Online education is not new, but it has been slow to be embraced by vocational training schools, especially for the Fire and EMS industry. Students enroll in online school for the increased flexibility and cost savings offered by doing coursework at home – or the station!
So how can such a hands-on discipline successfully be taught from miles away without the instructor and student in the same room?
Short answer: It’s not easy, and not just anyone can do it. But a dedicated and specialized school can successfully teach the paramedic program in an online hybrid model without sacrificing quality or standards.
But if you clicked the link, you probably want the longer answer, right?
A hybrid model of vocational education, where the majority of didactic lecture takes place online, but laboratory training happens in-person, has been shown to be successful in terms of student outcomes and satisfaction (Potter, 2015).
Online lecture has been successful in college “academic” programs for years and adapting that model to EMS has been challenging but rewarding. The key seems to be in differentiating what can be successfully done online, and what absolutely must be done in a laboratory or clinical setting. To this end, course design and instructor involvement in the online modules are absolutely critical to student success and engagement (Kayaduman & Demirel, 2019).
This is where the School of EMS comes in. Distance education is not simply taking a successful syllabus and moving it online. While there is little formal research into course design of online vocational programs, School of EMS has been testing and fine-tuning our hybrid model since 2017. The sudden increase in online education due to COVID restrictions has tested our model and we are proud of our results.
But let’s not undersell the value of a good instructor. We don’t just use an off-the-shelf product – our lectures are recorded by our own instructors. Our team goes through extensive training not only in EMS education but in online education as well. Each cohort of students is assigned a team of instructors to ensure their needs are addressed and to uphold school policy. Instructor engagement and comfort level with teaching online go hand-in-hand. (Borup & Evmenova, 2019)!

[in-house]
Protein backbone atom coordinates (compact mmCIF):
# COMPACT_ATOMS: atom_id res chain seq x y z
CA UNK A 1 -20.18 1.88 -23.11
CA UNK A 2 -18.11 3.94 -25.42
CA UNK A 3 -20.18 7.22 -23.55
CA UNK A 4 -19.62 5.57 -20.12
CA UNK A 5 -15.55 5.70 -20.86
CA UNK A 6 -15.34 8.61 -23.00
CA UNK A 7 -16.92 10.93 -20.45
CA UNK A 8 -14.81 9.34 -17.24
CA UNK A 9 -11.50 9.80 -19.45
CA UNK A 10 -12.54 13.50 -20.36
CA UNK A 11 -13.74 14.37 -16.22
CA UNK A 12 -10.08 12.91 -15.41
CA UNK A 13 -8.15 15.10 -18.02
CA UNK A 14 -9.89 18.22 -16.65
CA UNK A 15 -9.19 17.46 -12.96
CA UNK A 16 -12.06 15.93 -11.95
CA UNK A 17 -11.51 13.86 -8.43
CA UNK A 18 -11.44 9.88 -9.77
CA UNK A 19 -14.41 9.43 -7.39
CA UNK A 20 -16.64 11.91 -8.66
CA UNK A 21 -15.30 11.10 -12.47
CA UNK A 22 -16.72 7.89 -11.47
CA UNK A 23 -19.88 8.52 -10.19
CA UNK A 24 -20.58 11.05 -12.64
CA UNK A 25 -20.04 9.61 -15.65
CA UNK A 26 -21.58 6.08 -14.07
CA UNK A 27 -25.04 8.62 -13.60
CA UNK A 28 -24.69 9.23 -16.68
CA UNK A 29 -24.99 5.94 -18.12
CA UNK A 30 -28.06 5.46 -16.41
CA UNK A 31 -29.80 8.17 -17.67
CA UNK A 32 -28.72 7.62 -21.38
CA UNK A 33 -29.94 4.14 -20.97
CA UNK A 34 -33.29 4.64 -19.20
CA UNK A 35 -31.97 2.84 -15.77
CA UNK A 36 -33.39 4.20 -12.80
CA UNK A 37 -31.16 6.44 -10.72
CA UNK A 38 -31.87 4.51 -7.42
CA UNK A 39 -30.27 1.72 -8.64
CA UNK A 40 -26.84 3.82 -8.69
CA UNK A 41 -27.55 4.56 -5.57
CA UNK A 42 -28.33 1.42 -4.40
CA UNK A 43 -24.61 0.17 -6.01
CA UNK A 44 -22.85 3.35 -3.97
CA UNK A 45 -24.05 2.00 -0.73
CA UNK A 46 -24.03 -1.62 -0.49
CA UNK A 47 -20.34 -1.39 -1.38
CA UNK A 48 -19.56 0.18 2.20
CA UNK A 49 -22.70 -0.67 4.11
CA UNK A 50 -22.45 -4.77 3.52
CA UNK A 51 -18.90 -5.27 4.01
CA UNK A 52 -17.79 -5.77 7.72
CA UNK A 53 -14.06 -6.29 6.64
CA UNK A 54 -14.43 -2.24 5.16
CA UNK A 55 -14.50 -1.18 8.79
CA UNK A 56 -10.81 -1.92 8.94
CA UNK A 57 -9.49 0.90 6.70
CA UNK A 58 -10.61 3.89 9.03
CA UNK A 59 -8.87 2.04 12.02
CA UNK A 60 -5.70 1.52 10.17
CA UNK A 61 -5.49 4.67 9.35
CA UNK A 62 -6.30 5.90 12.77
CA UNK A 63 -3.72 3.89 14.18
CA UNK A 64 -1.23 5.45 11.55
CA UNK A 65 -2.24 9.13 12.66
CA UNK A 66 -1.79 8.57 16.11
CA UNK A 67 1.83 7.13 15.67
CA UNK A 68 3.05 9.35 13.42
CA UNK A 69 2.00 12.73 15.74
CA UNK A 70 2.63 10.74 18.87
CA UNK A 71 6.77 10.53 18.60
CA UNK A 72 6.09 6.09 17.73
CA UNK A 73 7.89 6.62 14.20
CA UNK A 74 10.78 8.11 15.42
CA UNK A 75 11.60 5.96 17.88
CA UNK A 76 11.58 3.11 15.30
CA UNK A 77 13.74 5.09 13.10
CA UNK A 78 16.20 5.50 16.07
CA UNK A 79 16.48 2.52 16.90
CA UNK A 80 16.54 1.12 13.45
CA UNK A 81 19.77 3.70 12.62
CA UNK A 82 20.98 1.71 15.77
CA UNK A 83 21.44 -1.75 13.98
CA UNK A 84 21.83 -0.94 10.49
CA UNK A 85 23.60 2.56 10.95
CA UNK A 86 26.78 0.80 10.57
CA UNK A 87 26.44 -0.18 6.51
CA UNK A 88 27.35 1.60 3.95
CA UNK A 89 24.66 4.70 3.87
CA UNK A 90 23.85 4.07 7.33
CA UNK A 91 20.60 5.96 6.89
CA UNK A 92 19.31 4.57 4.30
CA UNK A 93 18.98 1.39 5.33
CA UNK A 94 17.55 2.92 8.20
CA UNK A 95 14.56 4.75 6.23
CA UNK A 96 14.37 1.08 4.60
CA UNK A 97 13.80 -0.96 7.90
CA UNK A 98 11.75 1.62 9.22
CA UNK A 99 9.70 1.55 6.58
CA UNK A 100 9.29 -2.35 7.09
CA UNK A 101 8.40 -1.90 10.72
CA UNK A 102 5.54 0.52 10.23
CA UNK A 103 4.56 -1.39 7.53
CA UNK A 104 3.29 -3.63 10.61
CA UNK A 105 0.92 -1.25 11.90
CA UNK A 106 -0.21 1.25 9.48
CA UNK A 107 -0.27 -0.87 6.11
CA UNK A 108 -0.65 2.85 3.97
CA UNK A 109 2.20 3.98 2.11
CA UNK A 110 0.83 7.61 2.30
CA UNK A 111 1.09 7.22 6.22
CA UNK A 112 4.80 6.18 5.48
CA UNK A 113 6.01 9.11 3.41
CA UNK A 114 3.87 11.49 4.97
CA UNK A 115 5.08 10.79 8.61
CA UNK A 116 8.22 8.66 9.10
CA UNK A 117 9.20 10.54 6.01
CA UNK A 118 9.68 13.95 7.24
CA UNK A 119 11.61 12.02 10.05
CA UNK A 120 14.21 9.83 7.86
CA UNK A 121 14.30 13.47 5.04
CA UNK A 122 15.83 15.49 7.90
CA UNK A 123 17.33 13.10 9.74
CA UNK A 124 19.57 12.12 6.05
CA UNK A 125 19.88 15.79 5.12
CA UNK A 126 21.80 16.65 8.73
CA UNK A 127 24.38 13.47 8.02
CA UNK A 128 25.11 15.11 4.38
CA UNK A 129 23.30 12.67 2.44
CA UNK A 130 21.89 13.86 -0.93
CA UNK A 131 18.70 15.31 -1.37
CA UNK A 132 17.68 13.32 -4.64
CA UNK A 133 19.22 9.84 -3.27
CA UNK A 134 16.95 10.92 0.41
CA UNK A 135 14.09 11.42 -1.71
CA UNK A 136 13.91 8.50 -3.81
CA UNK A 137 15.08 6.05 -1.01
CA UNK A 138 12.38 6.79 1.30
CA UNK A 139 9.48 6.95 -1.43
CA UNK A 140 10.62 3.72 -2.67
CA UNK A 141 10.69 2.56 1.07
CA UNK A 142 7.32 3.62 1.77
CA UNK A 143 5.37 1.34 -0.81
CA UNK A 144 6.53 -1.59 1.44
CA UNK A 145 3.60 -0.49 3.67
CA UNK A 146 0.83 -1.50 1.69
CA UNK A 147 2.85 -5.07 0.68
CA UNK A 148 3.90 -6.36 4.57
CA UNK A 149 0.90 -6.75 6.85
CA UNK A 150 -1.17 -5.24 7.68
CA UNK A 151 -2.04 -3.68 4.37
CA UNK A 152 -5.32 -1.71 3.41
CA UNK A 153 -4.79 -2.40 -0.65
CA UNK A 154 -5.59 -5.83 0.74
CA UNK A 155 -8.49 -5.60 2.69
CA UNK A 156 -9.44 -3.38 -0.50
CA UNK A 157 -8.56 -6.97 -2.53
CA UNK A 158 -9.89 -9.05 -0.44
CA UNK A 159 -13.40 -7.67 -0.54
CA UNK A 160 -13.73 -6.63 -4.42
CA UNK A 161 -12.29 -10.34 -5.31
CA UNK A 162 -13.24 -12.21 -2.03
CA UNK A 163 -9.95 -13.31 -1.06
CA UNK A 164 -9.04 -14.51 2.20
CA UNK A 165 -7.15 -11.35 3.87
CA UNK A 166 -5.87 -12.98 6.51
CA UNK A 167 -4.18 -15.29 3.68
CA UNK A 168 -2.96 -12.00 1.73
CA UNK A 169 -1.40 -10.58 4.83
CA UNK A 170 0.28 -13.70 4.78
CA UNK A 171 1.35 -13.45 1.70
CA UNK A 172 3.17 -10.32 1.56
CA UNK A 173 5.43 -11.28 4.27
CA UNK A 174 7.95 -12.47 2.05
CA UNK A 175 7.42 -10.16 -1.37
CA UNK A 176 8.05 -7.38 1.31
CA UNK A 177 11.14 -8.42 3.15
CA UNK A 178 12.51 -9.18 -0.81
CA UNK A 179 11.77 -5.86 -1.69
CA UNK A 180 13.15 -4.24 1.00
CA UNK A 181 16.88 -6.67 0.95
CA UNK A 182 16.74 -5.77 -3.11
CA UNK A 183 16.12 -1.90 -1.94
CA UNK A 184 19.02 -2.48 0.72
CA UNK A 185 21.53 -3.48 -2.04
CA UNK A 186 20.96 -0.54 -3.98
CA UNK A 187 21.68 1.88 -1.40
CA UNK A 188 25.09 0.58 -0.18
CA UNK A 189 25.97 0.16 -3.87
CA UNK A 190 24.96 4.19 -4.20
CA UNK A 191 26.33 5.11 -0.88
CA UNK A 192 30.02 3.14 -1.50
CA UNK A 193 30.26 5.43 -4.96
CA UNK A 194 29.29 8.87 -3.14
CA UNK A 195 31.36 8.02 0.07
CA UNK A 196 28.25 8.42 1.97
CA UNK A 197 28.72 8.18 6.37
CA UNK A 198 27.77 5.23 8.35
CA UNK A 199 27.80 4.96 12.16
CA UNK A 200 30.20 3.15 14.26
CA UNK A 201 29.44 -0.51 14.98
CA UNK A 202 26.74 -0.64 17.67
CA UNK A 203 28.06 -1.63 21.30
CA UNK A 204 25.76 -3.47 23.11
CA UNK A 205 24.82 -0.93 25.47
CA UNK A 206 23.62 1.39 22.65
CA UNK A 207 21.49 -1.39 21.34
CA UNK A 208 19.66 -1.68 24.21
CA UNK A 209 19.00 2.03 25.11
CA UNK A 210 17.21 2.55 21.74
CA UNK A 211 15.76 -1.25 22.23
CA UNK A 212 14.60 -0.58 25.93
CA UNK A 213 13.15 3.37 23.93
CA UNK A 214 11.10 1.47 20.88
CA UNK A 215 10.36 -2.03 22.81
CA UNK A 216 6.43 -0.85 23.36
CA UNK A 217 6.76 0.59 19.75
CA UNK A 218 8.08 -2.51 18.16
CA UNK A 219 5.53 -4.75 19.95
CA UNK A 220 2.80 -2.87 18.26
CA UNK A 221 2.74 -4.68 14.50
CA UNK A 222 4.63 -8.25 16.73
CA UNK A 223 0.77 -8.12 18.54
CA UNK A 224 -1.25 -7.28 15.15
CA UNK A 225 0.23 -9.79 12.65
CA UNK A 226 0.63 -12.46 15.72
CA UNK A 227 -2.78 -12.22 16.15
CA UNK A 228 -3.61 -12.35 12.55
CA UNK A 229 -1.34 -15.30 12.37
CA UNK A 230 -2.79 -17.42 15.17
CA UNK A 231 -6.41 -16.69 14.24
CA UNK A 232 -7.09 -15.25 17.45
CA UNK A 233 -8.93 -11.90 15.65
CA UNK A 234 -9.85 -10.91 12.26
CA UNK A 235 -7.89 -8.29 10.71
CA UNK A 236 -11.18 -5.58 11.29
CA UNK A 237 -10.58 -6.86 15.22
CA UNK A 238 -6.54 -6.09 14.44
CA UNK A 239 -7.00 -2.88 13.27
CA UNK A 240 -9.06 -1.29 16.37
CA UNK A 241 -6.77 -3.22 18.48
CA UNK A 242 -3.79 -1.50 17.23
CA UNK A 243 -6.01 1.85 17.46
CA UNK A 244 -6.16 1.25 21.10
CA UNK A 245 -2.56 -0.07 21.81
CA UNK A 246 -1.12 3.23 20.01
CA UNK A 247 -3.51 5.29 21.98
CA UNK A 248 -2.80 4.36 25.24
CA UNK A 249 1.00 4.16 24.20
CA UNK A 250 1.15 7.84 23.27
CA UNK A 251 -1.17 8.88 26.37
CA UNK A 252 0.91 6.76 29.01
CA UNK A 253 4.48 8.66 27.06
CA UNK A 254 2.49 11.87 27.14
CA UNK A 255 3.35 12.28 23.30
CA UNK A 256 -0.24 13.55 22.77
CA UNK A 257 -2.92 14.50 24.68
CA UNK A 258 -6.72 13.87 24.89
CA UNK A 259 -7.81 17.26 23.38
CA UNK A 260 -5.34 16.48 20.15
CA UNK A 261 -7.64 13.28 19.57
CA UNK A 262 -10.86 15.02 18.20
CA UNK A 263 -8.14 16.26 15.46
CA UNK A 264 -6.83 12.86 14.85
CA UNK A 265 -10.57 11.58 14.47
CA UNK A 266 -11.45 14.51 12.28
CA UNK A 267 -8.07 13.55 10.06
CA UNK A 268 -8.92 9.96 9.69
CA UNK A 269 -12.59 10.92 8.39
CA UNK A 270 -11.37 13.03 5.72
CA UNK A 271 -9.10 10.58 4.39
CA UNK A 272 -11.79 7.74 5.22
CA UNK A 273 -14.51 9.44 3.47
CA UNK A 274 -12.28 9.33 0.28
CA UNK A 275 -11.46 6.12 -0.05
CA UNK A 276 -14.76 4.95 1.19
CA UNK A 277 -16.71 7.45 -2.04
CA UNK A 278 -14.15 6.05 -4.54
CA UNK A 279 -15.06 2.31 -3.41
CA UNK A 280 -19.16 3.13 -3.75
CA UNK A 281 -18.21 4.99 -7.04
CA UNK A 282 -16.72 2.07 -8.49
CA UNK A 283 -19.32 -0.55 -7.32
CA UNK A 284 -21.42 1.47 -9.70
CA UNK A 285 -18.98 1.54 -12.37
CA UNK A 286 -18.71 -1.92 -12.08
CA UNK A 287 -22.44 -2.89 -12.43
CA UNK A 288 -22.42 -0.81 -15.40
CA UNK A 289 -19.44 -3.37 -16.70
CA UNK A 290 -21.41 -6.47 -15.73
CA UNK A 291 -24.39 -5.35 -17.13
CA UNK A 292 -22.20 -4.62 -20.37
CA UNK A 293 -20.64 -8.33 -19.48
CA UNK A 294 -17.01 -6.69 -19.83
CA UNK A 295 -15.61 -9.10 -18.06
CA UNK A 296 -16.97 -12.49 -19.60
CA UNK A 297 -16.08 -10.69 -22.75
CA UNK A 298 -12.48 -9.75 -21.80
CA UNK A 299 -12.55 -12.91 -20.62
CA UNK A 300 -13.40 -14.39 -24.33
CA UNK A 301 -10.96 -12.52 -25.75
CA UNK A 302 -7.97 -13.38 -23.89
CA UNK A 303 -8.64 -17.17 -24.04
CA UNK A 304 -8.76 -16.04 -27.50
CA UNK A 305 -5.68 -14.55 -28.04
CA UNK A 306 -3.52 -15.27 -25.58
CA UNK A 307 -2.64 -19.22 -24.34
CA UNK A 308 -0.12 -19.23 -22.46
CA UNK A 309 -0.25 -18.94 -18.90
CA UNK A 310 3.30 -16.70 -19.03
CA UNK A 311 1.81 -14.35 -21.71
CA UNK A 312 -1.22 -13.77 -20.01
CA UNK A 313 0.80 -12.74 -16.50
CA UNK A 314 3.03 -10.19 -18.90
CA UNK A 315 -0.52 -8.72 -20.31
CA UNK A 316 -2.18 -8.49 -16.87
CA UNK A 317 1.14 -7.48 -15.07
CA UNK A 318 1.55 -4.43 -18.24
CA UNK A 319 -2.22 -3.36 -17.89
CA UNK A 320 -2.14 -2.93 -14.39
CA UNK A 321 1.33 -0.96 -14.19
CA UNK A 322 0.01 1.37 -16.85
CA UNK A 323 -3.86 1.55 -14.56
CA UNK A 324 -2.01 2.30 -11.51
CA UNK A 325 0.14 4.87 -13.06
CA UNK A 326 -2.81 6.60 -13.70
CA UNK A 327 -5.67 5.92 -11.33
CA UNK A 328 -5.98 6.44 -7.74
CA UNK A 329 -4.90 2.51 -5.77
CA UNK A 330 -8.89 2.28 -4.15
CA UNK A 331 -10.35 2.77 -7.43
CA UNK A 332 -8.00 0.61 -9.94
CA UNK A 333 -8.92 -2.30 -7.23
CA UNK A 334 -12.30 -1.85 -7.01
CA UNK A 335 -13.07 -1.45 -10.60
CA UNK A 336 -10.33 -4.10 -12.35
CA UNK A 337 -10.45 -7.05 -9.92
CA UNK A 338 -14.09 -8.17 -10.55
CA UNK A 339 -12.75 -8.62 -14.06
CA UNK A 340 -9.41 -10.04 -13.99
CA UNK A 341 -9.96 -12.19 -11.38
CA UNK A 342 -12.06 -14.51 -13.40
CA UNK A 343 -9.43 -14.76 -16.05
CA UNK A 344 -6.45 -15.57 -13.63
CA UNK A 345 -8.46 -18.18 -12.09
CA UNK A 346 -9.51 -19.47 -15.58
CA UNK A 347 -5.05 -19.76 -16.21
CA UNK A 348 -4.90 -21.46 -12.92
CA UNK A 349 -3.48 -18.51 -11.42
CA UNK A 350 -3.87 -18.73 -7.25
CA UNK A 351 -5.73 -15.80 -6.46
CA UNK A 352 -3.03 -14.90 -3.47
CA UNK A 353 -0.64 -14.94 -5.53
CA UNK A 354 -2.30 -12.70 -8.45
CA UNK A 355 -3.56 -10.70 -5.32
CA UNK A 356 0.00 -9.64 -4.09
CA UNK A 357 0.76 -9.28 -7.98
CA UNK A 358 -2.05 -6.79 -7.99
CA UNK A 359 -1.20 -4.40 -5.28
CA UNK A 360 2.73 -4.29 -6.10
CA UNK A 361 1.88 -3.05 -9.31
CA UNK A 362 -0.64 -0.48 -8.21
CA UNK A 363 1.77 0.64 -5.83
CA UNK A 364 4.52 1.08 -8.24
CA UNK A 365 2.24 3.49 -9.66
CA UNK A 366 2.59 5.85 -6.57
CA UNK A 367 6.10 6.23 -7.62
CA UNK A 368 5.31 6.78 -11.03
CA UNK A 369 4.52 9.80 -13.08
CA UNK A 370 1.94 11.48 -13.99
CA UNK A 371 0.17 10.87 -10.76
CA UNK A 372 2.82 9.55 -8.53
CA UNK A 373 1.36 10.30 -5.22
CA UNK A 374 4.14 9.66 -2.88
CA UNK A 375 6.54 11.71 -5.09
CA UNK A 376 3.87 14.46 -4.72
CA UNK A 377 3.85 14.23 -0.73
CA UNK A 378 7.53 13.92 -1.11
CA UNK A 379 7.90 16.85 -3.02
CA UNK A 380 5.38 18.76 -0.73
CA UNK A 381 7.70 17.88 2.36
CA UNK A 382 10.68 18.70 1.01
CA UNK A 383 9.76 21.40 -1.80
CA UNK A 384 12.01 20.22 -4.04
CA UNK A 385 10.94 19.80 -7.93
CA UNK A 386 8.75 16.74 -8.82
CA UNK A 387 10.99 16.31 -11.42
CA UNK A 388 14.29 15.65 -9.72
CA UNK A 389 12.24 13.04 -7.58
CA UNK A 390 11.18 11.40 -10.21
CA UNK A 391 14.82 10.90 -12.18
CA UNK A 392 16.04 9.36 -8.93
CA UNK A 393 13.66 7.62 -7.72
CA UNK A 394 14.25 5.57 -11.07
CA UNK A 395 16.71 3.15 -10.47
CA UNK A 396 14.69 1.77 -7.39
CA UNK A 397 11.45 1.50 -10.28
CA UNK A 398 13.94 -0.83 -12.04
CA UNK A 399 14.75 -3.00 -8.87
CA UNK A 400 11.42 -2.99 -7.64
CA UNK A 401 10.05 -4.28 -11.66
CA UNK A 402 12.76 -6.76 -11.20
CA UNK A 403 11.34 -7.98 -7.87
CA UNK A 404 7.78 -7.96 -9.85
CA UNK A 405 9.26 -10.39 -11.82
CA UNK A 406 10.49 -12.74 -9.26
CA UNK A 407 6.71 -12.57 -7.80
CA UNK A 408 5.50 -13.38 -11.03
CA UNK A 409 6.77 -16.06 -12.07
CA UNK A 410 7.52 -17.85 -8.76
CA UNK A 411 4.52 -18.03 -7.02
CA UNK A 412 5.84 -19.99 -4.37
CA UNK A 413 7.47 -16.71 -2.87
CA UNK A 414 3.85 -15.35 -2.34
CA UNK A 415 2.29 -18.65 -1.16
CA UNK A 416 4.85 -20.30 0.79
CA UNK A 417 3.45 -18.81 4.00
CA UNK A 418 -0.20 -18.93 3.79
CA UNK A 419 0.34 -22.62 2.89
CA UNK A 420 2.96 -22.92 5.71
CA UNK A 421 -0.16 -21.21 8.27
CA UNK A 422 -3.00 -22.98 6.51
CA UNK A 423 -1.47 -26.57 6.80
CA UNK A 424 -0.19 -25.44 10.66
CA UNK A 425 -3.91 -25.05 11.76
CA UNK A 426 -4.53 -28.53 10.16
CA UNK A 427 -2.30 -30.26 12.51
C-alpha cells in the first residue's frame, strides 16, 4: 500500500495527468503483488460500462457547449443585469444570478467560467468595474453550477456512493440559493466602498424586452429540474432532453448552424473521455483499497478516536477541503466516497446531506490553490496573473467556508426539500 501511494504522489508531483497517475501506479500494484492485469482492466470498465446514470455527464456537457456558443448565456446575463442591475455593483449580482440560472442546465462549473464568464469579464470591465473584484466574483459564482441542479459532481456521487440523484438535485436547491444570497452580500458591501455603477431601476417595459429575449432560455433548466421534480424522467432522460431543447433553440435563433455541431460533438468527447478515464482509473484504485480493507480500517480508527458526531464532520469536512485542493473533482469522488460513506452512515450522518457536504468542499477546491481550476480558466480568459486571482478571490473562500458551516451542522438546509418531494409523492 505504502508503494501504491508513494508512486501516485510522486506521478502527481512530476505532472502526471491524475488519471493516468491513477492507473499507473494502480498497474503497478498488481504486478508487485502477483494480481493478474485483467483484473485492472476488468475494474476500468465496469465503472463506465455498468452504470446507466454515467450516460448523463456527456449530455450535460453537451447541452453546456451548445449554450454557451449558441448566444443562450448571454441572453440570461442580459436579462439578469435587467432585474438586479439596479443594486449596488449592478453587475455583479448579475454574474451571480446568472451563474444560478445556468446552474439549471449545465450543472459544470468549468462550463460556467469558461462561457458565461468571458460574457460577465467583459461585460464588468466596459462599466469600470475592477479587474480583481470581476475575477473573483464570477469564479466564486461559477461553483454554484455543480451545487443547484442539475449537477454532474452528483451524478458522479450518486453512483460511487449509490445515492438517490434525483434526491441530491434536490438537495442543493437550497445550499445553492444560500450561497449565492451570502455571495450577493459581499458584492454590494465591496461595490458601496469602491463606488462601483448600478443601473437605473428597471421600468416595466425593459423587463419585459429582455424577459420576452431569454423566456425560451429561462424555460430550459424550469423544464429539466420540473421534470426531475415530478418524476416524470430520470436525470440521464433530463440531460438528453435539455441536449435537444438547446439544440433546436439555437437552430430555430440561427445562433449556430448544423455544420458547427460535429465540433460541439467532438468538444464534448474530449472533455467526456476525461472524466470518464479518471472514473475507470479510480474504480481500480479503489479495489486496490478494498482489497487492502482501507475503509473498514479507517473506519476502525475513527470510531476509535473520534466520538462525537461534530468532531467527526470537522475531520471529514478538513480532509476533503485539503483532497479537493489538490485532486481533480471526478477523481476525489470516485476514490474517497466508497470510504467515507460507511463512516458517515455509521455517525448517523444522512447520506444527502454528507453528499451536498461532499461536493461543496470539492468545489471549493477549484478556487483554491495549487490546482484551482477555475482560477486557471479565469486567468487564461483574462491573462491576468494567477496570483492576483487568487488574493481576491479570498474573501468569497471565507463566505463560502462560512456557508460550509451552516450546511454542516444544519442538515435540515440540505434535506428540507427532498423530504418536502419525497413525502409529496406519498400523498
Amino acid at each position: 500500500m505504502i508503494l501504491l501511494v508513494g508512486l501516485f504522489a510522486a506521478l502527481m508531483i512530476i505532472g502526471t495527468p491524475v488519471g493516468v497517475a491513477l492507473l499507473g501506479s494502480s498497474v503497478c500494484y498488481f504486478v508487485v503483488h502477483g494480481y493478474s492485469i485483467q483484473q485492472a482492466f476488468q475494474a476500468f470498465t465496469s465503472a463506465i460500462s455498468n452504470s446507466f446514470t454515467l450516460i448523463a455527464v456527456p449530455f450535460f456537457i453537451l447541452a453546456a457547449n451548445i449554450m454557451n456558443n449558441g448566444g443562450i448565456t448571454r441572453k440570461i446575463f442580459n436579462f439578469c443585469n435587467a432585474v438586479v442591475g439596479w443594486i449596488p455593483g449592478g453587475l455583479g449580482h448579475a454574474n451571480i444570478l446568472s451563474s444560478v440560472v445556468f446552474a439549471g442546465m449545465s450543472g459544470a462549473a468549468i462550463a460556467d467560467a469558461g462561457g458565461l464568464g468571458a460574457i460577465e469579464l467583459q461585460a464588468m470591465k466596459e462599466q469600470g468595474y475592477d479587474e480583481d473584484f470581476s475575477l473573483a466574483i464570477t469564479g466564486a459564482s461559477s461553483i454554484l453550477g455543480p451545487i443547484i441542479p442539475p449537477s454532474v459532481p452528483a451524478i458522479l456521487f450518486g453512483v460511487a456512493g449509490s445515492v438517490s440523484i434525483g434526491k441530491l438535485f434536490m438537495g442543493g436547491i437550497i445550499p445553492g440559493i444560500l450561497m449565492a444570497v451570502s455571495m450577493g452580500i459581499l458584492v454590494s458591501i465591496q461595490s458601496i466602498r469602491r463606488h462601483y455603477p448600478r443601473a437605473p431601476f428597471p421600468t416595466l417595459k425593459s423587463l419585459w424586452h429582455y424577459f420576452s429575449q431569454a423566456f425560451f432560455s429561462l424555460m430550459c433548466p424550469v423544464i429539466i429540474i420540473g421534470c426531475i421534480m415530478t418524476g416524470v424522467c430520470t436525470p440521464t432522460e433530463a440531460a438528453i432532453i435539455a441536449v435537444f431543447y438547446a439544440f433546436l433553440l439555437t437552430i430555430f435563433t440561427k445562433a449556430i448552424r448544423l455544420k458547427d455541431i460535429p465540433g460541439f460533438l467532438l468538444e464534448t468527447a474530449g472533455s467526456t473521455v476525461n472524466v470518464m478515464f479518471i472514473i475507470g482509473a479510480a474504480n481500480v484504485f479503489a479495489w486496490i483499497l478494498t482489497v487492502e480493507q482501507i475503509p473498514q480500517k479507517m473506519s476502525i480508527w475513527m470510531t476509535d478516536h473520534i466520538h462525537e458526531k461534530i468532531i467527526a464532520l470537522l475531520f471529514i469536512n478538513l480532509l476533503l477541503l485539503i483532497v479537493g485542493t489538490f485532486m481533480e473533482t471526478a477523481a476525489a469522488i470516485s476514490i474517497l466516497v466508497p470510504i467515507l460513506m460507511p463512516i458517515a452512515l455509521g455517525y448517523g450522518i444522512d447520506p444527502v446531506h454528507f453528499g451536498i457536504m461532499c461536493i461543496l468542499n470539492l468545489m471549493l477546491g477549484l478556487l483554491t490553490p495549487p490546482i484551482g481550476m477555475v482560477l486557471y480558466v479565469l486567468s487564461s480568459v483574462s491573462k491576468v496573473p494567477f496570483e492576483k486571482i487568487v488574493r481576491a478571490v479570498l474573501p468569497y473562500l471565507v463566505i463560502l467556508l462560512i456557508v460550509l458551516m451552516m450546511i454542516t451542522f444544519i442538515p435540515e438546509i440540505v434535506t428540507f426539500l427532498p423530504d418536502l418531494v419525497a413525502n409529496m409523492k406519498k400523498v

With proper tools, training, and technique, an instructor can “read the room” online just as in a traditional lecture hall. Discussions and pop quizzes can be as effective as the “round robin” so many of us participated in in school. Pausing and re-watching lectures takes the place of zoning out in class.
And finally, proper timing and structure of in-person laboratory and clinical sessions ties everything together the same way it would happen in an in-person setting. By dedicating classroom time to hands-on skills practice and scenario training, students get to use what they learned in the online setting. We place these sessions at strategic points in the program, rather than waiting until the end. Much like the current versions of NAEMT and AHA classes that focus on breakout groups throughout the program, we place our lab modules in the middle of the most difficult sections of the class. Over time we have identified two schedules that have the most success. We will visit those and more in our next article!
This is what we do. If you are interested in finding out how SOE can save your department money on backfill and PTO, feel free to contact us by clicking here.
About the author: Robert Stanley, MPH, NRP is the director of education and training for the School of EMS. He comes from a long line of Fire and EMS officers and is eager to help take the “family business” into the new millennium. Robert has a passion for Public Health, EMS and Educational research and is currently pursuing a Ph.D. with a focus on career and technical education in the online setting.
Borup, J. & Evmenova, A.S. (2019). The effectiveness of professional development in overcoming obstacles to effective online instruction in a college of education. Online Learning, 23(2), 1-20. https://doi:10.24059/olj.v23i2.1468
Kayaduman, H., & Demirel, T. (2019). Investigating the concerns of first-time distance education instructors. The International Review of Research in Open and Distributed Learning, 20(5). https://doi.org/10.19173/irrodl.v20i5.4467
Potter, J., (2015). Applying a hybrid model: Can it enhance student learning outcomes? Journal of Instructional Pedagogies, 17(11).